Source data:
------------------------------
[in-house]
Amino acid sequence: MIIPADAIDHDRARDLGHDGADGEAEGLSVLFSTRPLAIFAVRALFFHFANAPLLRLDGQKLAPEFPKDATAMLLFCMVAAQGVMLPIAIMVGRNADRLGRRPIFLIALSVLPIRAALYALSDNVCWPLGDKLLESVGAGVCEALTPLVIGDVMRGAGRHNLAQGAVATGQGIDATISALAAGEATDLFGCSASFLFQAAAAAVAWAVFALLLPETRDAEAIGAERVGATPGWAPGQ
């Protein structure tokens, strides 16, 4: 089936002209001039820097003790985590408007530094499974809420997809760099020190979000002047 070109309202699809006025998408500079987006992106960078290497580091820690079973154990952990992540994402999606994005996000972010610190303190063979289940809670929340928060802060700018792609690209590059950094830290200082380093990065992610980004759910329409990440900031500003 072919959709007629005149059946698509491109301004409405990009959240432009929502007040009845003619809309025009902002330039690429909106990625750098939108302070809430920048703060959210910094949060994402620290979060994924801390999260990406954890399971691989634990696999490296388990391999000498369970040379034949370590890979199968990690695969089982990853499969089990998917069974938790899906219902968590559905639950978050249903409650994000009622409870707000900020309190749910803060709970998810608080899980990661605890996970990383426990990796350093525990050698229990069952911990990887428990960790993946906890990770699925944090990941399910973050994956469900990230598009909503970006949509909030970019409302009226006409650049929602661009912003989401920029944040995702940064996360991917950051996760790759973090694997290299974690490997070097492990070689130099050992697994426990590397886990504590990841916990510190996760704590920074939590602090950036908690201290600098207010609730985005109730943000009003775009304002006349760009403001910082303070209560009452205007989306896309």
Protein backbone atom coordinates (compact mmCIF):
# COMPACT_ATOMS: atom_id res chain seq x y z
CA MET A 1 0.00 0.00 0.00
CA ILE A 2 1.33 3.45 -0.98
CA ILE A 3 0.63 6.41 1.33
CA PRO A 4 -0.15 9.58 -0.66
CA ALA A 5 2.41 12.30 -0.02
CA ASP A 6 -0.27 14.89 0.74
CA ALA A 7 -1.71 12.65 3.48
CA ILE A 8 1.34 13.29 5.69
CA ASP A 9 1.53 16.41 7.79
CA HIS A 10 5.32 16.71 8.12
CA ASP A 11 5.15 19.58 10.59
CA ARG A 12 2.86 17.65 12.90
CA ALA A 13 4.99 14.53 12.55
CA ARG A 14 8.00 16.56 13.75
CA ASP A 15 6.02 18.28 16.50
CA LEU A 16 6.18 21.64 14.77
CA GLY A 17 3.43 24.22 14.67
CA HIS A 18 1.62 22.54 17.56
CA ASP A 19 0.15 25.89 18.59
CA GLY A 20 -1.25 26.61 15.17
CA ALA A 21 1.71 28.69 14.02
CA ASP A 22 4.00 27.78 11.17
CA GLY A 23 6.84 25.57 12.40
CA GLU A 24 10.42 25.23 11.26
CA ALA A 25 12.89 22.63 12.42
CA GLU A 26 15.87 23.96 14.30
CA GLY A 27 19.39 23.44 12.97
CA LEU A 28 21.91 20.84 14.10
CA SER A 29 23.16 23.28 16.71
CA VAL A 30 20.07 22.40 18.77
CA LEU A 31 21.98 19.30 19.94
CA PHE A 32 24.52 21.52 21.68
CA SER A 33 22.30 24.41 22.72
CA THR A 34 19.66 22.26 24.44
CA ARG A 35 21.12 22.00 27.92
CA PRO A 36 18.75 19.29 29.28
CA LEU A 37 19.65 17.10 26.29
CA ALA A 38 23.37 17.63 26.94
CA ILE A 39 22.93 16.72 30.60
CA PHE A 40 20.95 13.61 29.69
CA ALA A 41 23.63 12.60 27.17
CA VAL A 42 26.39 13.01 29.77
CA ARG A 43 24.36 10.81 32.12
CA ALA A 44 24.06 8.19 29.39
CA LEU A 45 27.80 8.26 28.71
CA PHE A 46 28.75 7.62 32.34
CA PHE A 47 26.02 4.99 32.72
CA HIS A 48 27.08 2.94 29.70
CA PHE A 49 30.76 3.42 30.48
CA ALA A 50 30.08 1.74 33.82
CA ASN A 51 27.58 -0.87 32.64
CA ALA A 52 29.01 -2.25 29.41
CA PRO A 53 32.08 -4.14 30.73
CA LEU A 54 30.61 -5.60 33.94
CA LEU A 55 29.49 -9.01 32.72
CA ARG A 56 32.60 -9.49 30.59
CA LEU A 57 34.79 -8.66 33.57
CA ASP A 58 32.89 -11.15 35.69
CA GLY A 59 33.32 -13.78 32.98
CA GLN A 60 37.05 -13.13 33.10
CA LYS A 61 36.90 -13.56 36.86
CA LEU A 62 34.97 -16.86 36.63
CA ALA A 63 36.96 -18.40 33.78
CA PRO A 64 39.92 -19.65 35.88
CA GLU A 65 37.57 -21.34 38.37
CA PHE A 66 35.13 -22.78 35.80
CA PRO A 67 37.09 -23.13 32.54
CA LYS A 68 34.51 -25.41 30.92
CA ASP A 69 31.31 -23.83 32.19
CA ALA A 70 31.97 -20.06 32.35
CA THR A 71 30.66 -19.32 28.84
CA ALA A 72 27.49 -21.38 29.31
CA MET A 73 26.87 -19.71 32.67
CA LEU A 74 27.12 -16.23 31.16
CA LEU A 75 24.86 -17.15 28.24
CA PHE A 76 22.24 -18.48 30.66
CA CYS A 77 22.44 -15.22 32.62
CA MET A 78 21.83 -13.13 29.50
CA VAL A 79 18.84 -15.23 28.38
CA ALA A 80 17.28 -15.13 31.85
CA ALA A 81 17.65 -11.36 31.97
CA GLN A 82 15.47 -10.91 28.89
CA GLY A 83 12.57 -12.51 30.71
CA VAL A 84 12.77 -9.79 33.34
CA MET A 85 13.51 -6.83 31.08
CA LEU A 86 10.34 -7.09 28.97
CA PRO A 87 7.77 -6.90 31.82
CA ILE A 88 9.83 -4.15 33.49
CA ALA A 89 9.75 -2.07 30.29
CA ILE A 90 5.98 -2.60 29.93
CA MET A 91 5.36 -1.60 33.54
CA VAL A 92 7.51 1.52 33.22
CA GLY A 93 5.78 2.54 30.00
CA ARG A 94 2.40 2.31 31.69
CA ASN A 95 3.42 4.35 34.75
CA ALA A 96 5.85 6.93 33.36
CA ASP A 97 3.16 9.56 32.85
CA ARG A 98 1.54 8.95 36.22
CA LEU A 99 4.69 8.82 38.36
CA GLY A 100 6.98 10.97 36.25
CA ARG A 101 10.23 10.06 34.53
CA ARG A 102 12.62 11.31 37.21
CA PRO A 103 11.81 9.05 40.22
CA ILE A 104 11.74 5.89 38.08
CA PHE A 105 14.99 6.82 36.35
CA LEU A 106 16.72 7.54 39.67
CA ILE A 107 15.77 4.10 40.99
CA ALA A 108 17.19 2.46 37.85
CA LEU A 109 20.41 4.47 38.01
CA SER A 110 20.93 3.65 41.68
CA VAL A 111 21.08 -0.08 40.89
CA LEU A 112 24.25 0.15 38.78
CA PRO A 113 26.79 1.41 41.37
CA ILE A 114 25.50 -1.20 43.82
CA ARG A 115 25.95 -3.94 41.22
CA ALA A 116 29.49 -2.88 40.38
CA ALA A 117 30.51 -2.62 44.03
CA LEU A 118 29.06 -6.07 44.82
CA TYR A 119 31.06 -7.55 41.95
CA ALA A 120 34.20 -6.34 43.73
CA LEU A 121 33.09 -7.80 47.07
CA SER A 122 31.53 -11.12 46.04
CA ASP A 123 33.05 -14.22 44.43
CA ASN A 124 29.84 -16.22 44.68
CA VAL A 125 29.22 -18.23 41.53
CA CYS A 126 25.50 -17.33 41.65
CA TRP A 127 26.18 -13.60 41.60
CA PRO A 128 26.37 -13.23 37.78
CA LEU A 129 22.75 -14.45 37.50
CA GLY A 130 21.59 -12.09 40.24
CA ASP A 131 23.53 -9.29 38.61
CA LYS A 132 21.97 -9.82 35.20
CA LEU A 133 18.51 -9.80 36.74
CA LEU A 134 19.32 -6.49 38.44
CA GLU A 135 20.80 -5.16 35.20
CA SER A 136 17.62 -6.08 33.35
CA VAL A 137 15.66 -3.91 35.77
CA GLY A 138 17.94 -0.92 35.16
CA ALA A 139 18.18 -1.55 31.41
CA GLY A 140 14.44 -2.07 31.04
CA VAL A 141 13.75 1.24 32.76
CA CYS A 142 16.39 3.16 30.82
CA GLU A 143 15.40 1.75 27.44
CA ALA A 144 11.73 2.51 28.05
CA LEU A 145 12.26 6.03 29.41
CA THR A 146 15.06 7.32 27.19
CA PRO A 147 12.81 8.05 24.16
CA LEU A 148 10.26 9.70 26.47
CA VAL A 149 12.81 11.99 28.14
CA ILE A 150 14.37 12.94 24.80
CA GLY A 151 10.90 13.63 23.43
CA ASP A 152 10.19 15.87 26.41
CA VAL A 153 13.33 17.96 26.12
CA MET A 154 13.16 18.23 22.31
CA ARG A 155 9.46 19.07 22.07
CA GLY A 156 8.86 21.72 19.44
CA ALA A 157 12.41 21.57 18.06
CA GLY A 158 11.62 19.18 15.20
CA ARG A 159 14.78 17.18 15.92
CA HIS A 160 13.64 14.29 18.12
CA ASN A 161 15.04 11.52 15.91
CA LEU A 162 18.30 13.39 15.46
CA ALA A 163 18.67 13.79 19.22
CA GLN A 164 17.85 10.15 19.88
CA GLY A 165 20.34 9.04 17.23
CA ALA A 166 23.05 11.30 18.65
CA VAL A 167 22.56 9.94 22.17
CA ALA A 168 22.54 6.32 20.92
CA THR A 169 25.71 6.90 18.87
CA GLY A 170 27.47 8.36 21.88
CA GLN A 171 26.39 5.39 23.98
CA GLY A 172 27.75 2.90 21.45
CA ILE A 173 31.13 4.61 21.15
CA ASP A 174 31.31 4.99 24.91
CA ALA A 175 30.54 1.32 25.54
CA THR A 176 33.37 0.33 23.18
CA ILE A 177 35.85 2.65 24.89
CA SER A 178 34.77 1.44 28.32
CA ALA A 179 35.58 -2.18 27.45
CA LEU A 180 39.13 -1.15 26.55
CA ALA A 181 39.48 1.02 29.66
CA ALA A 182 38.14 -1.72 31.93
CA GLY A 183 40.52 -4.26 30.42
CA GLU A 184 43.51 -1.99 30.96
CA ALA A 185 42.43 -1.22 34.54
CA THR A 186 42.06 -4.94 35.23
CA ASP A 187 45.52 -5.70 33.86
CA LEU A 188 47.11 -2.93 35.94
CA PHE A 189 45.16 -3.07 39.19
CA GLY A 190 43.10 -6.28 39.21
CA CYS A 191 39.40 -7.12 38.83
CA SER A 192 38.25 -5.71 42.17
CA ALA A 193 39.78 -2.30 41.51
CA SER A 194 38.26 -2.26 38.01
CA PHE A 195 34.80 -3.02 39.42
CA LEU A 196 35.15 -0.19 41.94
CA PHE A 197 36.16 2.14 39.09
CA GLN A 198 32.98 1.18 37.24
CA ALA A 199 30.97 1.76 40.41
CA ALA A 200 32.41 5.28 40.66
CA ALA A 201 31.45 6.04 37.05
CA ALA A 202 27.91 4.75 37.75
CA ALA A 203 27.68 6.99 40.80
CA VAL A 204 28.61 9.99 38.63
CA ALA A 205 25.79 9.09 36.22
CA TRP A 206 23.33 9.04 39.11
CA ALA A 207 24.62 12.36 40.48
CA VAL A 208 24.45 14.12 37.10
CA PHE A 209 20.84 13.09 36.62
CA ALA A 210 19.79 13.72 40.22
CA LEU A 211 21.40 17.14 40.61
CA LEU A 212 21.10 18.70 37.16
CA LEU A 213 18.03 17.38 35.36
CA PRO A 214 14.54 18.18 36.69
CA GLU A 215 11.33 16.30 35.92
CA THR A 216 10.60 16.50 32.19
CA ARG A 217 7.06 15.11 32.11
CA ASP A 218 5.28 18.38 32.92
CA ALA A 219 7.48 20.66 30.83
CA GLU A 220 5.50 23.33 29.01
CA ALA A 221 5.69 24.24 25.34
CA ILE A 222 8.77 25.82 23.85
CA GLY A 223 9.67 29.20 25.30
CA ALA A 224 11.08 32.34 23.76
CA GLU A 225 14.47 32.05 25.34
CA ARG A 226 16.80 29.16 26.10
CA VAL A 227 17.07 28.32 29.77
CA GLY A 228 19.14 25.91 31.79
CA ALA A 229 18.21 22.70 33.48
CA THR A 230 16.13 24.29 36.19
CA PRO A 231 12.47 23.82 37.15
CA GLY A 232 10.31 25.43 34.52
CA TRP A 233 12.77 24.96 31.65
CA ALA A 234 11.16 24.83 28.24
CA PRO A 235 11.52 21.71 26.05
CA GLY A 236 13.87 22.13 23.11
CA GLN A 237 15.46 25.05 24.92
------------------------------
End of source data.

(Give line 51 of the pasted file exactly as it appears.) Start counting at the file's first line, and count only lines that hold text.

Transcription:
CA PHE A 46 28.75 7.62 32.34